D.C. officials probing alleged payroll embezzlement at Dept. of Employment Services

By Nikita Stewart Washington Post Staff Writer
Saturday, October 23, 2010; 3:03 AM

City officials are investigating allegations that the Department of Employment Services's payroll system was hacked and that payments made out to the stolen identities of a half-dozen people in the jobs programs were sent to a bank account in North Carolina.

The Washington Post obtained records from a source close to DOES that show at least $50,770 was paid to five people since June. Payroll records for a sixth person were not provided. But $22,513 of the total was paid to a former employee or participant who has not been a part of a jobs program since March, according to the source, who spoke on condition of anonymity because the records are confidential.

As of Friday, no one had been terminated, but District officials said they think that the alleged scam might be limited to an employee in DOES. The records obtained by The Post show that department payments scheduled for Friday were stopped.

"The DC Department of Employment Services is aware of the payroll allegations and is working closely with the Office of the Attorney General and the Office of the Inspector General, which is currently conducting an investigation," DOES spokeswoman Dy Brown said in an e-mailed statement Friday. "The Agency is unable to comment further pending the outcome of the investigation."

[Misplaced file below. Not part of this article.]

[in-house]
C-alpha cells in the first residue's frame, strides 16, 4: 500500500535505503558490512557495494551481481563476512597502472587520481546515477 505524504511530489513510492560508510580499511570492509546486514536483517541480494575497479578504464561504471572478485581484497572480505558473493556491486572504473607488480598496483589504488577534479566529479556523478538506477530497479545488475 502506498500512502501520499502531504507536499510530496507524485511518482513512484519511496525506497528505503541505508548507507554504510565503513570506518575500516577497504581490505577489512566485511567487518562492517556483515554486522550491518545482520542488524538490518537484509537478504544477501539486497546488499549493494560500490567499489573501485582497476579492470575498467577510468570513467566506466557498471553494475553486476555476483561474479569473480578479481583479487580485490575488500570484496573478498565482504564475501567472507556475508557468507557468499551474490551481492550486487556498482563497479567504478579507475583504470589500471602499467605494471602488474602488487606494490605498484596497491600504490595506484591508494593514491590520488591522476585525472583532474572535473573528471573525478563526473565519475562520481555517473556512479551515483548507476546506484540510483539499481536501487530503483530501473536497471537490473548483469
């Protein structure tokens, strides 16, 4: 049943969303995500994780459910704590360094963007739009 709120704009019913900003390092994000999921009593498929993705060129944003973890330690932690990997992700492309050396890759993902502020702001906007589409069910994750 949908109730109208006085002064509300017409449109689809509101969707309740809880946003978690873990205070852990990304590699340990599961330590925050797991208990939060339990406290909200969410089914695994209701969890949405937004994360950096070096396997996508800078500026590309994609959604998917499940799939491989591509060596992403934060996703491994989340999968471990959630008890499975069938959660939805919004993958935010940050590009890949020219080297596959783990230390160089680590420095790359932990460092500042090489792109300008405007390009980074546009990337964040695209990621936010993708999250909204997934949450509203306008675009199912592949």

The Office of the Chief Financial Officer has also begun an investigation, said spokesman David Umansky.

WUSA (Channel 9) first reported the story Thursday night, saying "tens of thousands of dollars" might have been embezzled in the alleged scam but did not specify how many people were involved. The station also said the alleged scheme involves the Summer Youth Employment Program, long criticized for mismanagement and one of the first major stumbles for Mayor Adrian M. Fenty (D) when it went over budget by more than $30 million in 2008.

That summer, several youths and vendors contracted by the city to provide jobs were paid, although the participants did not work. Checks were sent to former participants, according to audits.

According to city officials and the source, the allegations involved participants in other jobs programs within DOES. Council member Michael A. Brown (I-At Large), chairman of the committee that oversees DOES, has asked D.C. Auditor Deborah K. Nichols to investigate.

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